• structural dynamics;
  • femtosecond X-ray diffraction;
  • charge-density maps;
  • superlattice structures;
  • charge-transfer processes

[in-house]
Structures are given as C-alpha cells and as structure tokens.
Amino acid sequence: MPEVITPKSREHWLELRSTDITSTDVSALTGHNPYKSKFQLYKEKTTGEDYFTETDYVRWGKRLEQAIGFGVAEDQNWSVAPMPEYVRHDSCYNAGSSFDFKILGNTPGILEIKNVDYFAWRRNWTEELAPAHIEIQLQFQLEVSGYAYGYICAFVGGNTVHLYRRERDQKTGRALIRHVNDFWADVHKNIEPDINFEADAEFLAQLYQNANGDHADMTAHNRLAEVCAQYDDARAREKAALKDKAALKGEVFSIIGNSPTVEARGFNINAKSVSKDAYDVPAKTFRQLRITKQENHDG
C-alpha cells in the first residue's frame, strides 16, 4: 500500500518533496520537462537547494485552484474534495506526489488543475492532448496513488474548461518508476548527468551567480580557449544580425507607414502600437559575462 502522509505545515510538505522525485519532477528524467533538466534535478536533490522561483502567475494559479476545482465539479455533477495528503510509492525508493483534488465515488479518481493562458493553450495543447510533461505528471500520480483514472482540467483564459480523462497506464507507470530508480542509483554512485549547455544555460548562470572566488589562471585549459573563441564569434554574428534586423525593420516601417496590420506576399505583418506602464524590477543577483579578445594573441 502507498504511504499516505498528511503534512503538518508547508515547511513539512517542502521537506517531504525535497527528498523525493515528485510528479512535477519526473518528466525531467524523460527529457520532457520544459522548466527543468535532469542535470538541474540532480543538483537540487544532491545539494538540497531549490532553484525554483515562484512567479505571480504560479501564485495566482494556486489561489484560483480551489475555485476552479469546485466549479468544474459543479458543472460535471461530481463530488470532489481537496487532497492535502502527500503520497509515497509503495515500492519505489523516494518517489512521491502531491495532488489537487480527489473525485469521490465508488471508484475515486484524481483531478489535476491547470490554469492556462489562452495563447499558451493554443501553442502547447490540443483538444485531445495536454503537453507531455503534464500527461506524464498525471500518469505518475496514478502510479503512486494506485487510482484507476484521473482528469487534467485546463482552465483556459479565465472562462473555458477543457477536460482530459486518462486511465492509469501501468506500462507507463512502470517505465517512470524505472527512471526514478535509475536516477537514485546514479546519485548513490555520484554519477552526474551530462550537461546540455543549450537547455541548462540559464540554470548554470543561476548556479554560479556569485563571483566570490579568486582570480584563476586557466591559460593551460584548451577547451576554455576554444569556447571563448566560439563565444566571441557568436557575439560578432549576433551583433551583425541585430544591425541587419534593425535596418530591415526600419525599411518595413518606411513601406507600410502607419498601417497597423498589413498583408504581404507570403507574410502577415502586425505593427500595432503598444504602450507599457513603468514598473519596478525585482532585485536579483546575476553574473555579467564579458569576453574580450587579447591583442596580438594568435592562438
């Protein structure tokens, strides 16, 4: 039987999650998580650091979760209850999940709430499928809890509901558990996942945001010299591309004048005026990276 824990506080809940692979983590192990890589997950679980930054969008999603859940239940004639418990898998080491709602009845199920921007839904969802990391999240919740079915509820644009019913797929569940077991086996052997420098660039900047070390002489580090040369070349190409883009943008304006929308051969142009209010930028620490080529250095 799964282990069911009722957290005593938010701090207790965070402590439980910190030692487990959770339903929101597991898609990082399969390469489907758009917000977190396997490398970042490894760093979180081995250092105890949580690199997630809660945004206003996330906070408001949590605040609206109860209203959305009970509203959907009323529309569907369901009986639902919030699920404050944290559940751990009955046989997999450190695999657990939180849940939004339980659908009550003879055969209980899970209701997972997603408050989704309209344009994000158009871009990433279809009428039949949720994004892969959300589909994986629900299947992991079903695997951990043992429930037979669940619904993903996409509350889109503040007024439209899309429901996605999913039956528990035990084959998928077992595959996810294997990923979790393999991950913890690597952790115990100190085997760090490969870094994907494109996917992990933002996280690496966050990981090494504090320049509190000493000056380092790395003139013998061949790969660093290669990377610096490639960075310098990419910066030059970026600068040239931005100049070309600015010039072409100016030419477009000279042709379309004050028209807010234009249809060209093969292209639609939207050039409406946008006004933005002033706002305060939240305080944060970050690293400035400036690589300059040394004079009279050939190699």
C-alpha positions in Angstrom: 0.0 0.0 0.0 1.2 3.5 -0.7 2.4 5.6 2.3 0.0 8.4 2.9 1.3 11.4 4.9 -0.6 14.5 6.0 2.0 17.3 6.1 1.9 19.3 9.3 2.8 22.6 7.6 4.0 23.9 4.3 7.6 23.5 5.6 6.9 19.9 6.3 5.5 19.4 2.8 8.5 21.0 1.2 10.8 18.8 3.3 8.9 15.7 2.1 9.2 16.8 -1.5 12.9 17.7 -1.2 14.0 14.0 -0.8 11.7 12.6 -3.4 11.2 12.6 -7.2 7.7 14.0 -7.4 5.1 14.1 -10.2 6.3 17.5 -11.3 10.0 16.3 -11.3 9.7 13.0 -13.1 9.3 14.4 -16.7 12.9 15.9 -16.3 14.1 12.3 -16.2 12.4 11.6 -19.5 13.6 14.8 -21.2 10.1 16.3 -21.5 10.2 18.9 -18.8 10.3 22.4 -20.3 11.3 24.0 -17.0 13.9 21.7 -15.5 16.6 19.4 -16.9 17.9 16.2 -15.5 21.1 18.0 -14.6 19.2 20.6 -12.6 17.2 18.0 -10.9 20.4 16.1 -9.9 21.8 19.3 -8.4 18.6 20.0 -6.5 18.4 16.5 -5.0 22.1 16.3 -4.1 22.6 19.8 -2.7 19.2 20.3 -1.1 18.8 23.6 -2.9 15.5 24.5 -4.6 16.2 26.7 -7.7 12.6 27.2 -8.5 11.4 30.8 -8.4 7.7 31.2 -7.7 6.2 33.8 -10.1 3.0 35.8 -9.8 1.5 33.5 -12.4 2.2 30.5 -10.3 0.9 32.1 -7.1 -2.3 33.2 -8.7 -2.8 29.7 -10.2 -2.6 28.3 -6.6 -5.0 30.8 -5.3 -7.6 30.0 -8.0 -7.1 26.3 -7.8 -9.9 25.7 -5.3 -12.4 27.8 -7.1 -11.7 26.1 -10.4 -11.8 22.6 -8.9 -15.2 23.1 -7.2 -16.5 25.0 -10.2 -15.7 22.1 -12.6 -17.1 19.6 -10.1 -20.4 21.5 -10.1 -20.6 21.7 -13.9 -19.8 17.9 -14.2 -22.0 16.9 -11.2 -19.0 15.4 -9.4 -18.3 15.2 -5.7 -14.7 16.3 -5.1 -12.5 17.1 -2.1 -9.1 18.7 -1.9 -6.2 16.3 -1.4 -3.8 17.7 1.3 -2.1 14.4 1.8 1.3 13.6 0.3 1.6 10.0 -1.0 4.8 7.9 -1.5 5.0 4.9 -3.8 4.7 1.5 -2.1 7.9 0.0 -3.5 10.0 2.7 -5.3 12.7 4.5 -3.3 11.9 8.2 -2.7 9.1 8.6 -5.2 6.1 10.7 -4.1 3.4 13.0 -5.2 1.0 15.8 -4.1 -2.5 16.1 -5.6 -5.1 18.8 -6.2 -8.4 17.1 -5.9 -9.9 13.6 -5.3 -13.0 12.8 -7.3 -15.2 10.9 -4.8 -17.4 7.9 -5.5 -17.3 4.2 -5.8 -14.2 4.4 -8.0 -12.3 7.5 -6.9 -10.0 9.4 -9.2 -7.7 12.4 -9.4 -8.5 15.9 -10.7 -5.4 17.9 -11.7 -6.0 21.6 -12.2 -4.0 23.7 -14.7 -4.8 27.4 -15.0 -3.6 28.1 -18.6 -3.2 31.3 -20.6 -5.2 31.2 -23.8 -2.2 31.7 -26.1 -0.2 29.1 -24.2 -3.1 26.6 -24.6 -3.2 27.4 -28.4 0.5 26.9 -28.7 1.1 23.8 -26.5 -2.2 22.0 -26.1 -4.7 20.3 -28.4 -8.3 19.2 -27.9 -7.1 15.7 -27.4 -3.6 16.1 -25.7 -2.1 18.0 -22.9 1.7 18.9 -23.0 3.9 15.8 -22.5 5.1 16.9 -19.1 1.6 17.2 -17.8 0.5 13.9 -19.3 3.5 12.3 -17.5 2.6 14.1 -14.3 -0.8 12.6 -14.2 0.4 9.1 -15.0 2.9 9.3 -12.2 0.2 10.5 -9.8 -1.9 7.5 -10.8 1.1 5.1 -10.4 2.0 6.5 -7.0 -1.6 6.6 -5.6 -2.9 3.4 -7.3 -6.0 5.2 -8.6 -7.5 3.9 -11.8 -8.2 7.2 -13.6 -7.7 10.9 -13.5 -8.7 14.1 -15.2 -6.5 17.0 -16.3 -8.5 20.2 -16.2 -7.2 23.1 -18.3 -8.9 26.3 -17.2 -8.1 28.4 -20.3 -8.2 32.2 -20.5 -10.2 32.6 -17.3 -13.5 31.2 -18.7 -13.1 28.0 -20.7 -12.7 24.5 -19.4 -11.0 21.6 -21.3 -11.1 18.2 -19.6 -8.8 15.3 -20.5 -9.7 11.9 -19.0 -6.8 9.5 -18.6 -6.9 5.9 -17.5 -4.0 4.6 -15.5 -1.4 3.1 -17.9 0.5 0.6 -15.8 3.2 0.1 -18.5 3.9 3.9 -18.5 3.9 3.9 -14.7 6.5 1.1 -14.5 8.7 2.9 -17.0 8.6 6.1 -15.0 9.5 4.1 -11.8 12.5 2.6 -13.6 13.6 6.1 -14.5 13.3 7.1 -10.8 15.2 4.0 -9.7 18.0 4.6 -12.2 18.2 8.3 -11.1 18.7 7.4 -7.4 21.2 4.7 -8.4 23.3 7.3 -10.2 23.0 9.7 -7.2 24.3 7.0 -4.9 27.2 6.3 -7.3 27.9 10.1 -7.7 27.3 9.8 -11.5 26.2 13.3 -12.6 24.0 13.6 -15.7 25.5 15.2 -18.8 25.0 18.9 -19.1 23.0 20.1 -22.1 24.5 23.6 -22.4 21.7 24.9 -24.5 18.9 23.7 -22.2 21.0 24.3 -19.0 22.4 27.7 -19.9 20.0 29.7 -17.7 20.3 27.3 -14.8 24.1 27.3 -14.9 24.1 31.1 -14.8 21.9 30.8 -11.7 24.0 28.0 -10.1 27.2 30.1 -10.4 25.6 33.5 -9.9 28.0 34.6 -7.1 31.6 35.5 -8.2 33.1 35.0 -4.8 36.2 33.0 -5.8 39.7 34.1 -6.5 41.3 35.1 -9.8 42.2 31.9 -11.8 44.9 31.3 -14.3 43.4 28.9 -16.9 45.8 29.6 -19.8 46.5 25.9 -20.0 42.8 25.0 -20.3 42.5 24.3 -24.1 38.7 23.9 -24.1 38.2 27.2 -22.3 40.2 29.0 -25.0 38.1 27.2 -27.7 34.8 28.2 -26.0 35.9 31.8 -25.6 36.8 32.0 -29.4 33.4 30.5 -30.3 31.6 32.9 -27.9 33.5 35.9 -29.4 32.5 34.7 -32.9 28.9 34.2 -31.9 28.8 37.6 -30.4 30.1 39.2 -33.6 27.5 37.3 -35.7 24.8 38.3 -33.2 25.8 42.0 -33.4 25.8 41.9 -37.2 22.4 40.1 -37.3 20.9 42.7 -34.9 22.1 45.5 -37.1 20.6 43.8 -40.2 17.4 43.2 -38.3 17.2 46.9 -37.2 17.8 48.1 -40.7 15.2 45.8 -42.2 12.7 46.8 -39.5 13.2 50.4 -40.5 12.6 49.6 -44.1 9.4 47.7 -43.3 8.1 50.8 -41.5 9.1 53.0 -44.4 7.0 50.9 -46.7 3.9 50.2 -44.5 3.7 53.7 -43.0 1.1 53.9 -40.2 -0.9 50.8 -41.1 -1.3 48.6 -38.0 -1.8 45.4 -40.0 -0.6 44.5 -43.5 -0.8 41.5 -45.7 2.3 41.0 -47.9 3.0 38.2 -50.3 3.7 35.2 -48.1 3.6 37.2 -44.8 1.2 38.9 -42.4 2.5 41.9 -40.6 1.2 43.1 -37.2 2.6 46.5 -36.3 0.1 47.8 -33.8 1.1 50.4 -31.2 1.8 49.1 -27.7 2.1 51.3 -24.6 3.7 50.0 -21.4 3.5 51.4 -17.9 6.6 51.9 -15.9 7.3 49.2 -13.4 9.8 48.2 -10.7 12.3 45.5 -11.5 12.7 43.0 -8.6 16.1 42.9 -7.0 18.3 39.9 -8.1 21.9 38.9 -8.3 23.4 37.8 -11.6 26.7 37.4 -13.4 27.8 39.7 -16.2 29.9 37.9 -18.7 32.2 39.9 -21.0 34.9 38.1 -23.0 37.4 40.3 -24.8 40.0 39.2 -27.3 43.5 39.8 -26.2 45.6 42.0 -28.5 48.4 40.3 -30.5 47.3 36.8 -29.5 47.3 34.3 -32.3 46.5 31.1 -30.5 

Femtosecond X-ray diffraction allows for real-time mapping of structural changes in condensed matter on atomic length and timescales. Sequences of diffraction patterns provide both transient geometries and charge-density maps of crystalline materials. This article reviews recent progress in this field, the main emphasis being on experimental work done with laser-driven hard X-ray sources. Both Bragg diffraction techniques for bulk and nanostructured single crystals as well as the recently implemented powder diffraction from polycrystalline samples are discussed. In ferroelectric superlattice structures, coherent phonon motions and the driving stress mechanisms are observed in real time. In molecular crystals charge-transfer processes and the concomitant changes of the lattice geometry are analyzed.